Before the trial, he reportedly offered Vaughn a deal: Plead guilty and get a minimum of three years in jail. Tommie says that his father was angry because he thought the charges would be dropped and that he said he would not admit to something he didn’t do. A local official says that Vaughn had offered to plead guilty and stay away from Burkesville but that the offer was rejected. “He was totally bummed out,” says Tommie. “He asked me if Capps would have had to okay the plea bargain. And I told him yeah.”

Shortly before 6 a.m. on Monday, June 5, Vaughn, who was out on bail, drove to the Cappses’ home on the northwest edge of town. After blasting the lock off the front door with his semiautomatic rifle, he barged into the front hall, where he encountered Capps. With Cathy looking on and kids John and Lydia in their bedrooms upstairs, Vaughn shot Capps in his right hand. Capps then shifted his .357 to his left hand, and they traded bullets from 10 feet apart. Both men fell dead. In the aftermath Cathy and Williams said he had talked about the dangers that his job posed to himself and his family. “In a small town things are personal,” says Williams. “They know you and your kids. They know where you live, and they resent that someone they know has authority over them.”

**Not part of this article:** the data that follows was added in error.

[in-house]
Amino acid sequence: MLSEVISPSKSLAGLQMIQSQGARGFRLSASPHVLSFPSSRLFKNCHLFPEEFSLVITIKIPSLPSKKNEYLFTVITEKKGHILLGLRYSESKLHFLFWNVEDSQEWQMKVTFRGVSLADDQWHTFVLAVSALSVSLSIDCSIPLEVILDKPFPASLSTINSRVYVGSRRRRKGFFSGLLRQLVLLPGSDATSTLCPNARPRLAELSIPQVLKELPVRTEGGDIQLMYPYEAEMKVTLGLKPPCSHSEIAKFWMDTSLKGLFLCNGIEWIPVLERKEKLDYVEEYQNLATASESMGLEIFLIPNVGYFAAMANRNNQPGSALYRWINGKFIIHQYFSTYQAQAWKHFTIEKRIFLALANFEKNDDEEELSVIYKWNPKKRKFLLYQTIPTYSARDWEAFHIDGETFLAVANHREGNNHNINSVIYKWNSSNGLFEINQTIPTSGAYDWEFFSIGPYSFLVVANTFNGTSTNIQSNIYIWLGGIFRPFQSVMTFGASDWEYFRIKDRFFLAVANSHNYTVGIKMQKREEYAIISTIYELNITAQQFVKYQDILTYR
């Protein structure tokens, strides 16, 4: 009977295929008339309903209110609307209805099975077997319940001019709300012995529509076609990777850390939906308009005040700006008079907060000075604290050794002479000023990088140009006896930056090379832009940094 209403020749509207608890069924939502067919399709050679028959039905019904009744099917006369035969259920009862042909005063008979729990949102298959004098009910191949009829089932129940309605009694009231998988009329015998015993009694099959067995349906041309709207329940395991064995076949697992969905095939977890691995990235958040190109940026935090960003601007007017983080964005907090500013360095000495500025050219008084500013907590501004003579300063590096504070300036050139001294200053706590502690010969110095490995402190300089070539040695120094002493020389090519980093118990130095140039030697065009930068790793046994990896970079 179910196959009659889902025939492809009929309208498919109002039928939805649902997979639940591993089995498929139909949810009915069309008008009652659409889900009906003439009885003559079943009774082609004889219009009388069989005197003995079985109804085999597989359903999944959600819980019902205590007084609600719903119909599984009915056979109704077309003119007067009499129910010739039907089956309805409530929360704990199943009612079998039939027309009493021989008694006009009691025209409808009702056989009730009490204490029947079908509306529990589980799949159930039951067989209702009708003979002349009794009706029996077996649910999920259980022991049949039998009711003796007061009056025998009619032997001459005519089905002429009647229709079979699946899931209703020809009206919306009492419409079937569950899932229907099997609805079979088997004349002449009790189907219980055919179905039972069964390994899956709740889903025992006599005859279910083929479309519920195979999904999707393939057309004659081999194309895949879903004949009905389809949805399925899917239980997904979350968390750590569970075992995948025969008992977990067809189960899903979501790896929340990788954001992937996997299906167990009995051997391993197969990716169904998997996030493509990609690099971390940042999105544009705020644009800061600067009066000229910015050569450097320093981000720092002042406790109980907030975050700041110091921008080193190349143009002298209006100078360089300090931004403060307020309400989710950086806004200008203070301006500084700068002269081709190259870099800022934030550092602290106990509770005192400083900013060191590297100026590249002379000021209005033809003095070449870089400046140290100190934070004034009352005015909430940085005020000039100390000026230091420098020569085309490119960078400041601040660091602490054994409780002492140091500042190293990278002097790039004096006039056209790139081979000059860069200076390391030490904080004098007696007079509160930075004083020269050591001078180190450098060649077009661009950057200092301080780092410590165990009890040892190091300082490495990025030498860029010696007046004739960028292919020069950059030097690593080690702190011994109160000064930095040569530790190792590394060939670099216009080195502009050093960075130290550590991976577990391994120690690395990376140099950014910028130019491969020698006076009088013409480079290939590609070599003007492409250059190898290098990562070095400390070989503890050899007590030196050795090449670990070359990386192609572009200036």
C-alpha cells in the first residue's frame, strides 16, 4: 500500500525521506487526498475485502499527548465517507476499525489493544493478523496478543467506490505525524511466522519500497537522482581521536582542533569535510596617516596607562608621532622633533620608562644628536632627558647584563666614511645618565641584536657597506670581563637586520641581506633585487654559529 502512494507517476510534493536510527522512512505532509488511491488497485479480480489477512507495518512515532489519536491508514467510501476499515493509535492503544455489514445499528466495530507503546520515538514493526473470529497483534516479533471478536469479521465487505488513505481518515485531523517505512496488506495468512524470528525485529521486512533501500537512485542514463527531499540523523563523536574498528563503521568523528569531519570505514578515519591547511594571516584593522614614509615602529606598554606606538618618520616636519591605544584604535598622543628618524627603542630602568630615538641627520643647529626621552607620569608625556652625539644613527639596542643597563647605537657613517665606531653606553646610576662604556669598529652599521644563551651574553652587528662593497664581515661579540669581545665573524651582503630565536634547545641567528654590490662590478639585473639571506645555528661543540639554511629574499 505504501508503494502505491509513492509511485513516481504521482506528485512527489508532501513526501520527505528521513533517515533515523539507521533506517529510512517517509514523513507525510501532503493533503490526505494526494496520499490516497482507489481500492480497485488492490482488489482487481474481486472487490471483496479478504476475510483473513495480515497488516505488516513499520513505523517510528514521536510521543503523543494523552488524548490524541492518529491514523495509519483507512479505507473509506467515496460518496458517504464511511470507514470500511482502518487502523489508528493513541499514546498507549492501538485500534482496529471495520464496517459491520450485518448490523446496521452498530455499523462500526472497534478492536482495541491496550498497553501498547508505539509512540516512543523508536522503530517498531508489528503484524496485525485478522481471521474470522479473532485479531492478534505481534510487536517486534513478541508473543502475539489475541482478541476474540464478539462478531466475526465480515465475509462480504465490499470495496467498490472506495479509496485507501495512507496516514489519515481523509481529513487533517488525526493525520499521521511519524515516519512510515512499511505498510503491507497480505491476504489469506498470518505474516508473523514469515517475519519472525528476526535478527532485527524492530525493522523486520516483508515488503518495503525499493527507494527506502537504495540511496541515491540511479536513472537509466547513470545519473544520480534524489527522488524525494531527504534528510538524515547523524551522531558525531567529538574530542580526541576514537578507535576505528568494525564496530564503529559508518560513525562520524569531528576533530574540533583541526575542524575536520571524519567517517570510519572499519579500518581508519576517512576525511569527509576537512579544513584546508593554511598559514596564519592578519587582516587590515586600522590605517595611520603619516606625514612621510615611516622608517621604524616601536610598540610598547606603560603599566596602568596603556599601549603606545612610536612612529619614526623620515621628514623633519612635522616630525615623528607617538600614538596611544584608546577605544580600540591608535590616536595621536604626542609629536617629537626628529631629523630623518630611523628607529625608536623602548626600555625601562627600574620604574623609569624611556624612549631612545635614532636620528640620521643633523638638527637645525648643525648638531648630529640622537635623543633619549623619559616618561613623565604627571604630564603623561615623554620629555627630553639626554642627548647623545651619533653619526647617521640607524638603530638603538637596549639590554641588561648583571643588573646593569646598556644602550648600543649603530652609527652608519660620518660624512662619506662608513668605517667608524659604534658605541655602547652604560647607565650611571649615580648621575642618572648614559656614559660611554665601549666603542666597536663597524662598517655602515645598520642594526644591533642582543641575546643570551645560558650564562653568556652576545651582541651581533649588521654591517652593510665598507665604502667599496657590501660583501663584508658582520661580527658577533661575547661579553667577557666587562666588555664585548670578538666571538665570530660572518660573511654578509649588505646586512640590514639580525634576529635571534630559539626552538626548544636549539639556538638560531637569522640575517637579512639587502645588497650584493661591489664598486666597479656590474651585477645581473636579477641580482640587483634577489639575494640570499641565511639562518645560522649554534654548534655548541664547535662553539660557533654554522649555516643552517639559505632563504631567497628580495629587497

At the scene that day, police arrested Vaughn’s wife, Patricia, and his brother James, 44, who had driven with him to the Cappses’ home. They were later charged with complicity to commit murder and are in jail awaiting possible indictment. (Their cases were scheduled to go before the grand jury on Aug. 2.) But Tommie insists that his father must have forced them to go along. He argues that Eddie hated James, a logger, and that Patricia would have been afraid to oppose her husband. “She’s never done a violent thing in her life,” he says.

As for Cathy Capps, she was offered her late husband’s old job as commonwealth attorney, but she declined. “My children need me now more than ever,” she says. And she has been overwhelmed by the kindness of townsfolk. “People have been wonderful,” she says. “My friends have been there for me.” Yet, like everyone in Burkesville, she knows her world has been irreparably shattered. “Obviously my heart is just broken,” she says. “The Lord’s hand is holding me up, and all the memories and the children—all that’s sustaining me.”

Bill Hewitt

Margaret Nelson in Burkesville